HIKING HAPPENINGS MAY 2012
A Two Trail Walk - Jackson’s and Rockstacker
article and photos by Marcy Hafner
This is the tale of two distinctive trails - Jackson’s, an old-timers trail, and Rockstacker, a brand new ultra technical mountain biking trail. One hundred years have gone by since the Jackson’s Trail was created - a grandfather compared to the recent birth of the Rockstacker Trail. My story starts with the Jackson’s Trail, a hard-breathing two mile ascent that provides access to the Rockstacker Trail.
John Jackson, a rancher with a feisty personality, was searching in the early 1900’s for a short cut to move his horses from the Shafer Basin country to Moab. During his search, he chose and established a route that followed the Jackson’s Trail for two miles to the Amasa Back - a three-mile, cliff-sided ridge that forms a gooseneck hundreds of feet above the Colorado River. This prominent and well-known landmark is named after George Amasa Larsen, a cattleman who arrived in Spanish Valley in the 1870’s.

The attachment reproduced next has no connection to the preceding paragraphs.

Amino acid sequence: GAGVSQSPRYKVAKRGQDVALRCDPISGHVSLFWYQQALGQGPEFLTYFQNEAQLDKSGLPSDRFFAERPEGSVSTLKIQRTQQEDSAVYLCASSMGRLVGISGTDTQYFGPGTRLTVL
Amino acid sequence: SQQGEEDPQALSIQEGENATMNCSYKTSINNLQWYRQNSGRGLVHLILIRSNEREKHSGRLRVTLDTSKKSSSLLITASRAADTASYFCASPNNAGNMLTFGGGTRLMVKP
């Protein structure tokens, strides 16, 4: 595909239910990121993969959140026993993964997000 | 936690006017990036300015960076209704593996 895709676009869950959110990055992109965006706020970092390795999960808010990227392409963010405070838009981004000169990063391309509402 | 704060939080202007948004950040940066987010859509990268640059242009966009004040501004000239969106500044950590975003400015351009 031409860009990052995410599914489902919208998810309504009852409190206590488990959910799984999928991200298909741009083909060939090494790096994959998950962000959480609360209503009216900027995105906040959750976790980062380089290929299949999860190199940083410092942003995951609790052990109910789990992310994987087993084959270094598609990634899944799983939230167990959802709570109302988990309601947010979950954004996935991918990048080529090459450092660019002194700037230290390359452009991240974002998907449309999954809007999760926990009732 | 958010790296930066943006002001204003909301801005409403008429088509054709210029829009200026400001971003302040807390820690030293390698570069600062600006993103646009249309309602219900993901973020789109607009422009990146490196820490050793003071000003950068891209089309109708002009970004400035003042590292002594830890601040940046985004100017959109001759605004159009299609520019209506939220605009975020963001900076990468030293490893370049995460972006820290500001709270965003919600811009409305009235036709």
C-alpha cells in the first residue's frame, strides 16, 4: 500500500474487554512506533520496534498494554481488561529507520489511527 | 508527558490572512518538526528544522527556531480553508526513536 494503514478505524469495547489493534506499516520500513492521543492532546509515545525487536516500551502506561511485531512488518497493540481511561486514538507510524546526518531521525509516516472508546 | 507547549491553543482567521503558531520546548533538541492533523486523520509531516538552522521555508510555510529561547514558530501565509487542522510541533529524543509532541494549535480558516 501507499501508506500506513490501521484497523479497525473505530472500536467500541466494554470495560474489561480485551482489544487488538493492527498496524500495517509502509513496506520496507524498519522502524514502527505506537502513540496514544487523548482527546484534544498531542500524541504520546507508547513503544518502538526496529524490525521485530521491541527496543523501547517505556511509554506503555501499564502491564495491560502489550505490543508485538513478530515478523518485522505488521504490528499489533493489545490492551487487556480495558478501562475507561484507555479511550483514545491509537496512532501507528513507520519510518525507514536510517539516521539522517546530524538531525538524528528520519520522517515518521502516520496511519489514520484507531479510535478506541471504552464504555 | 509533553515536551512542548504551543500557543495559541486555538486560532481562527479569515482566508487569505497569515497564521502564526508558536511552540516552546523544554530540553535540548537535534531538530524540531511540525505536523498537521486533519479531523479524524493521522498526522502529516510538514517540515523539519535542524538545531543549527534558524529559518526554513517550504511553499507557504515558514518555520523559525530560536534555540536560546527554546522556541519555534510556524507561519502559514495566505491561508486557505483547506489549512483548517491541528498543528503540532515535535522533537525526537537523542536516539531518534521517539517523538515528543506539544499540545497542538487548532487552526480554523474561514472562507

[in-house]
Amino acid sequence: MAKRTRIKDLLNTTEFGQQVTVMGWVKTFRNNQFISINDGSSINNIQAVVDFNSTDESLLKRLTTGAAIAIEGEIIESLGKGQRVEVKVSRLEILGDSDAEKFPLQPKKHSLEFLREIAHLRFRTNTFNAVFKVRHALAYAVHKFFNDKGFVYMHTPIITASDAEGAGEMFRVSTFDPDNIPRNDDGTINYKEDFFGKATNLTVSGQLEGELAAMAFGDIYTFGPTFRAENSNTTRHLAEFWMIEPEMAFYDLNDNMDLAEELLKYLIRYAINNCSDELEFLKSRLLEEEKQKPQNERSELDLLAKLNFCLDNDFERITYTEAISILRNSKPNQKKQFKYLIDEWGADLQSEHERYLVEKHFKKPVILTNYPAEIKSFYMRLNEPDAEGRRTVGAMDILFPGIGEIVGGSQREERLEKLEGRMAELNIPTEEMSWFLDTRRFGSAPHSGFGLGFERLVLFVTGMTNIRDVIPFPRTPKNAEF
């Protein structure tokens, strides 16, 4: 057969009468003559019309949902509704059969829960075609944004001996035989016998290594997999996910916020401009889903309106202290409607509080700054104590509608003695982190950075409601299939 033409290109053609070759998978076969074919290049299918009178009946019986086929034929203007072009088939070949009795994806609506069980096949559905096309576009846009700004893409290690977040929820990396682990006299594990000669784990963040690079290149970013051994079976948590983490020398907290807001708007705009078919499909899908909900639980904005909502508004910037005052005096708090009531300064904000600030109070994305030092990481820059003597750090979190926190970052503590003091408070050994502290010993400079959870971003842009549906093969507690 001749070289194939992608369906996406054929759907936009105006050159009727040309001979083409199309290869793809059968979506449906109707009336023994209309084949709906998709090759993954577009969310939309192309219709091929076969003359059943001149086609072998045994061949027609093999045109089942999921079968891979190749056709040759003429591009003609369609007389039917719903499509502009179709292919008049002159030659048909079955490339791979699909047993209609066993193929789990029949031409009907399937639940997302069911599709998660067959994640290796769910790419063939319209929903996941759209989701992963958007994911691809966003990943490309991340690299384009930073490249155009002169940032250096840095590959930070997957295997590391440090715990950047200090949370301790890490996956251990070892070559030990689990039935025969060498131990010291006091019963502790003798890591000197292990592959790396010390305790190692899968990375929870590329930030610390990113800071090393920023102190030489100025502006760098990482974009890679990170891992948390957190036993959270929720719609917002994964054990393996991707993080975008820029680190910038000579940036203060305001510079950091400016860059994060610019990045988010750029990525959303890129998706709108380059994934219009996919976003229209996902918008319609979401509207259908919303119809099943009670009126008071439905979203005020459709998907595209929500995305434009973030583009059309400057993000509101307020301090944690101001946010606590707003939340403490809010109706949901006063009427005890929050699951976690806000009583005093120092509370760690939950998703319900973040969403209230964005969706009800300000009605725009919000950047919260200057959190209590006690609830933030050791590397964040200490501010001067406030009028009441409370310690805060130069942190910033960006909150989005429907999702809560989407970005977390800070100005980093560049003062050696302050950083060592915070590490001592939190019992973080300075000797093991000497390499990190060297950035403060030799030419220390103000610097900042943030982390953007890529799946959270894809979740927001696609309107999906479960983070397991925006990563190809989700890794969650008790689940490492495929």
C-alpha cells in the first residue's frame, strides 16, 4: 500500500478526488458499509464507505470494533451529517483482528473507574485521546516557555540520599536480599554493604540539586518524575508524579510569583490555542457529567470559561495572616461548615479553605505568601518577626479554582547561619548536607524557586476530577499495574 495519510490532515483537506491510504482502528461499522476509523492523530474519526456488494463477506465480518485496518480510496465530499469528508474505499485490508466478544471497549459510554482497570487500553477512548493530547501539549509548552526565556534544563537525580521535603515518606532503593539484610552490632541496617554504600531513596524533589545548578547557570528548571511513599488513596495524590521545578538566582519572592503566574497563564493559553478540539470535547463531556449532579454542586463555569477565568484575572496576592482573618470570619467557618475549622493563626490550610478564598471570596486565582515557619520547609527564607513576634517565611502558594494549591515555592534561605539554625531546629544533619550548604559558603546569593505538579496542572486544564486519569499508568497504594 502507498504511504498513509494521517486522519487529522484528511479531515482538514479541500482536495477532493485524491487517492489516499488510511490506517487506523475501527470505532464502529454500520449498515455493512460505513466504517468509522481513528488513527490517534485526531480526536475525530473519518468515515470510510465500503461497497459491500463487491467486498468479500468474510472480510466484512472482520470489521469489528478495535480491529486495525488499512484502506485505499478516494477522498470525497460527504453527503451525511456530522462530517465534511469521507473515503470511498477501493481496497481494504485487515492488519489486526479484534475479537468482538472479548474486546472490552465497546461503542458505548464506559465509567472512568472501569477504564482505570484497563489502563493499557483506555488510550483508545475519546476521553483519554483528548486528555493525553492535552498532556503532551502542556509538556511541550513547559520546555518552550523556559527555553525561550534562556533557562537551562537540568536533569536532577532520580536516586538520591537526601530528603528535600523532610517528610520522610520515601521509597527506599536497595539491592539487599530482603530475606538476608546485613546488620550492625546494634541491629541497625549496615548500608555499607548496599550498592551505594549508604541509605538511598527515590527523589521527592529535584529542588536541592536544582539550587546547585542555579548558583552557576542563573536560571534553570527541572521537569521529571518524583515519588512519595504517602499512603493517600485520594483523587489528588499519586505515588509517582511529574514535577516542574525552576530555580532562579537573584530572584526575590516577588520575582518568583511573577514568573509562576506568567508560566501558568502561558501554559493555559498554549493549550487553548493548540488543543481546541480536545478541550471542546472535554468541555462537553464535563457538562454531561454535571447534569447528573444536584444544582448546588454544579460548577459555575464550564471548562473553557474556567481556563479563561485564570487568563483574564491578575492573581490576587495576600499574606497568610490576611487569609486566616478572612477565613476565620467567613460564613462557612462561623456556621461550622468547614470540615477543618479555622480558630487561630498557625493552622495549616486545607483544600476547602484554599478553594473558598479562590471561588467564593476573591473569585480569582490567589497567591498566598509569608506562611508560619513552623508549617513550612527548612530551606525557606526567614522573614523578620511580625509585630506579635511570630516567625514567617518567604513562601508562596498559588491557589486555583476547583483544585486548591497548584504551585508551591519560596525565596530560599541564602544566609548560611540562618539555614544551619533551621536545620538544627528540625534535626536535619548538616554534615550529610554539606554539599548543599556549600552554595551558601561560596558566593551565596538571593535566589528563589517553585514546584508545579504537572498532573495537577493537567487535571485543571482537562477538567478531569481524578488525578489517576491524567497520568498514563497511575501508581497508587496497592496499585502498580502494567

Quickly dropping off the Amasa Back, Jackson then guided his horses down the abrupt switchbacks of Jackson’s Ladder (also known as Jacob’s Ladder) – an ancient Native American trail that follows a jagged crack along a 400 foot cliff. Hopefully, when the dramatic descent ended, all his equines arrived intact at Jackson’s Hole, an abandoned bend of the Colorado River referred to as a “rincon.”
To get to the trailhead from the center of town, go south on Main Street and turn right at McDonald’s on to Kane Creek Blvd. Then drive approximately five miles. When the pavement changes to dirt, turn in at the second parking area, where the Jackson’s Trail starts immediately to the left of the bulletin board.
The first segment of the trail is a more recent and very welcome addition that winds around Kane Creek to access an easier crossing. At the antiquities sign, however, be sure to swing right - the left spur dead-ends in a thicket of tamarisk! Keep in mind that during high water, usually May and June, the river backs up into the creek and may be impassable.
Following Kane Creek to its confluence with the Colorado River, the pathway wanders through a riparian zone of tamarisk, willow and huge cottonwood trees. Edged by sagebrush, saltbush, rabbitbrush and greasewood, this shaded area attracts a variety of birds.